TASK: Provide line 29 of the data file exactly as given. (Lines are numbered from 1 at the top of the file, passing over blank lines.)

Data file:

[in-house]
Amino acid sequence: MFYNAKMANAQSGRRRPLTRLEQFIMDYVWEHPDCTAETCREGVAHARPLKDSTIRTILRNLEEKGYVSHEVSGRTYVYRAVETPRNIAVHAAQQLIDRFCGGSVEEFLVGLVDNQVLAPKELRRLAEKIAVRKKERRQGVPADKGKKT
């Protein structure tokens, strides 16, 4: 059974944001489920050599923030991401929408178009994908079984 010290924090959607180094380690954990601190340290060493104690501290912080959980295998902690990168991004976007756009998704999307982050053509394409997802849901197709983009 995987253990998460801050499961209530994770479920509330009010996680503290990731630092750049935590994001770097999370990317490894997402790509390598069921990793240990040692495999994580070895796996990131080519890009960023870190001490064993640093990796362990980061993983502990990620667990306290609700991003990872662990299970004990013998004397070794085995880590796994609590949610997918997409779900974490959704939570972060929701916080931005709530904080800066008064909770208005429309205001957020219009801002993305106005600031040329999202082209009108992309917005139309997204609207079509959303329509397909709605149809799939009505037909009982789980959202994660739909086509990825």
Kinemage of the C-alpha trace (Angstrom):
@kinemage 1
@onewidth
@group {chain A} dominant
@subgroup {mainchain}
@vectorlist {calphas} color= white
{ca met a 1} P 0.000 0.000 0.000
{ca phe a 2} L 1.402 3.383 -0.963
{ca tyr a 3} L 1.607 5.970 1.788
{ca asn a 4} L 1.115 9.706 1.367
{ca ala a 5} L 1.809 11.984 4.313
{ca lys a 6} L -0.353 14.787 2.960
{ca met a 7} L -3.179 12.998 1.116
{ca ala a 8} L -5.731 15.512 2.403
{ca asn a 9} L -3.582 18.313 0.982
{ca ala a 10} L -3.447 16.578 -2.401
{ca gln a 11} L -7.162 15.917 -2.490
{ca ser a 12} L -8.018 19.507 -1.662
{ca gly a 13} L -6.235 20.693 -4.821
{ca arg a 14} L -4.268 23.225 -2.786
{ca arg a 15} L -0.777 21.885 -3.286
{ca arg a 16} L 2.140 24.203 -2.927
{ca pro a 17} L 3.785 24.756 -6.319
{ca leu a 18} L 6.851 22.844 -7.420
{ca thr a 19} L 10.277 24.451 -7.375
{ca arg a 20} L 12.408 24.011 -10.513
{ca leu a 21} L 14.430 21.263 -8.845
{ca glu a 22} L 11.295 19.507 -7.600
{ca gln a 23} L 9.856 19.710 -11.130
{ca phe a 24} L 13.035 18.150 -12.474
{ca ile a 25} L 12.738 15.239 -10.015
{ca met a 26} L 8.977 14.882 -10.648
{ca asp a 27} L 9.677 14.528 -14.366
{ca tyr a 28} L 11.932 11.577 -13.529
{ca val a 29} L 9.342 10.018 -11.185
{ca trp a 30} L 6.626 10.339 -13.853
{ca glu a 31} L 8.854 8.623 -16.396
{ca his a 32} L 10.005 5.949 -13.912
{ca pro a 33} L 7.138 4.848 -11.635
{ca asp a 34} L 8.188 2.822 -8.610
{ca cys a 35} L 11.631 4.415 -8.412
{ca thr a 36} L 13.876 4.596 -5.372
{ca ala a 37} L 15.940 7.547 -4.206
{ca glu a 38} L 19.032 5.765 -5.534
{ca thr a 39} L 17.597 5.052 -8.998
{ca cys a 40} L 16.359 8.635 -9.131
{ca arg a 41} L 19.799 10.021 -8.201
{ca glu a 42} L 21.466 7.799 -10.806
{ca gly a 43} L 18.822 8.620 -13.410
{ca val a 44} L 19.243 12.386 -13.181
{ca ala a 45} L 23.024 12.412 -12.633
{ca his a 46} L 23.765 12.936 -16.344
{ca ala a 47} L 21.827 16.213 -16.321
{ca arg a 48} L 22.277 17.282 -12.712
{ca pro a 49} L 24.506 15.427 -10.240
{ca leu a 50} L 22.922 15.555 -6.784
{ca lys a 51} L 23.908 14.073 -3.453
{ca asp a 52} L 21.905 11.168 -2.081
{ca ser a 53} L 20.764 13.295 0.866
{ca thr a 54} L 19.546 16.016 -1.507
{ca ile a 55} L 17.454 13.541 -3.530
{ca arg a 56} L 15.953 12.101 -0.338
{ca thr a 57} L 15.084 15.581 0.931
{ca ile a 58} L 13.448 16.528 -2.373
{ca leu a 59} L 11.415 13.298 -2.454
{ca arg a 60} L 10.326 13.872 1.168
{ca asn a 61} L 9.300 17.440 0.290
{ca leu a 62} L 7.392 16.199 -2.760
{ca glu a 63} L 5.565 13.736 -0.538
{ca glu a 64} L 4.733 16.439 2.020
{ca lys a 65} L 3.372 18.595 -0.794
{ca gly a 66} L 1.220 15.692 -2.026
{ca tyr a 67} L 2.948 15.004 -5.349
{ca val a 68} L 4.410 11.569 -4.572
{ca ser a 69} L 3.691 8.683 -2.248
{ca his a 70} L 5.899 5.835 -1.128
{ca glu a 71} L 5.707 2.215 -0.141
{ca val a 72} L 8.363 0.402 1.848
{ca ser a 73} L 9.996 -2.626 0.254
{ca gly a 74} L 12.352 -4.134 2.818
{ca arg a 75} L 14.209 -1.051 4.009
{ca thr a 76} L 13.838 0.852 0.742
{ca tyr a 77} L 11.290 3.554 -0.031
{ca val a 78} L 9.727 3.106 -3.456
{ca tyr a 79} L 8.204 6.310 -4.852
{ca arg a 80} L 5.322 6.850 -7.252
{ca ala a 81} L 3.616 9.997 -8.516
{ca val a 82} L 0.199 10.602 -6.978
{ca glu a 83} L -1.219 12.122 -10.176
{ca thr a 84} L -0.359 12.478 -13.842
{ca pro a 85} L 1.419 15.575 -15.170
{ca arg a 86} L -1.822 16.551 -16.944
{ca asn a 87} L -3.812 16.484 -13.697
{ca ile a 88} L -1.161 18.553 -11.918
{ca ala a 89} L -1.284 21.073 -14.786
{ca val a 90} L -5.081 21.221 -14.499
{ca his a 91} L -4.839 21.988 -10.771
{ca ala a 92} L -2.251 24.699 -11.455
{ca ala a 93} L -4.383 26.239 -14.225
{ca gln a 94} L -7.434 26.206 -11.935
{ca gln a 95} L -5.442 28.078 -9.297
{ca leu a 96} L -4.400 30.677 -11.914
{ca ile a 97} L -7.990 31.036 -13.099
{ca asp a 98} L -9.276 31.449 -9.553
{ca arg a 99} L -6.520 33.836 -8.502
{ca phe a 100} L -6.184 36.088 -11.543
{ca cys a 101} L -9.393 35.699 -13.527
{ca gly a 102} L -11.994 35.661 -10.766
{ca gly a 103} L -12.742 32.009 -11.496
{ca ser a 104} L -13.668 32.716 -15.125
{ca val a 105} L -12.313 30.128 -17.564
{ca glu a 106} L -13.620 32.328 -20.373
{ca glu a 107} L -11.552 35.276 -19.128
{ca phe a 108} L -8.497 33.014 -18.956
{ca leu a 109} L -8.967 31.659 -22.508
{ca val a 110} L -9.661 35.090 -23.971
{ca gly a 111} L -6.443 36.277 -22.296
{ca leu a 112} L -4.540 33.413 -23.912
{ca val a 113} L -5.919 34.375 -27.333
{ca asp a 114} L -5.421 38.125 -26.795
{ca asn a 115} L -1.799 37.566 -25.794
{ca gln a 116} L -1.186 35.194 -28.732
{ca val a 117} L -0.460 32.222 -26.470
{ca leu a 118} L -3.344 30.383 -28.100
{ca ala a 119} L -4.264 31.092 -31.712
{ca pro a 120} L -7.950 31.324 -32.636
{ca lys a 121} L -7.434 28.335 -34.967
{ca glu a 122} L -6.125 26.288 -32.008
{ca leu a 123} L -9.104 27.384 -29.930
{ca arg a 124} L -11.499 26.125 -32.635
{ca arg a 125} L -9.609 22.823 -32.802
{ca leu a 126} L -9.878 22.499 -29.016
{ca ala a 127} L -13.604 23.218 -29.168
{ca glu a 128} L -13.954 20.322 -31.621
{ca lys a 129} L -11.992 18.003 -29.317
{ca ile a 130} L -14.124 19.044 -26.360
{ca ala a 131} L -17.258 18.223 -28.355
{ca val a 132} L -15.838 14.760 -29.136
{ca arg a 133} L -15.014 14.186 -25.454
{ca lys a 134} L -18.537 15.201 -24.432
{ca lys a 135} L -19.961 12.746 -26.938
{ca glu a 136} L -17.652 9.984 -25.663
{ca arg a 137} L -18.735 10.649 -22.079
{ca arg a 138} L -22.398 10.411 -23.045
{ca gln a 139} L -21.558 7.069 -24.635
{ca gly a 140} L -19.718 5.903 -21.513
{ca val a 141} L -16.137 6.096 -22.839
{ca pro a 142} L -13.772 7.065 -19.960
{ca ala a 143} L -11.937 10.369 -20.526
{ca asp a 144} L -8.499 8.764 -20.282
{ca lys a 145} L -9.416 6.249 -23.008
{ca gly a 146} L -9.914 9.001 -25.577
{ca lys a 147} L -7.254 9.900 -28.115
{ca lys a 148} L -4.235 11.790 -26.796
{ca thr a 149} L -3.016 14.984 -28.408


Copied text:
{ca arg a 20} L 12.408 24.011 -10.513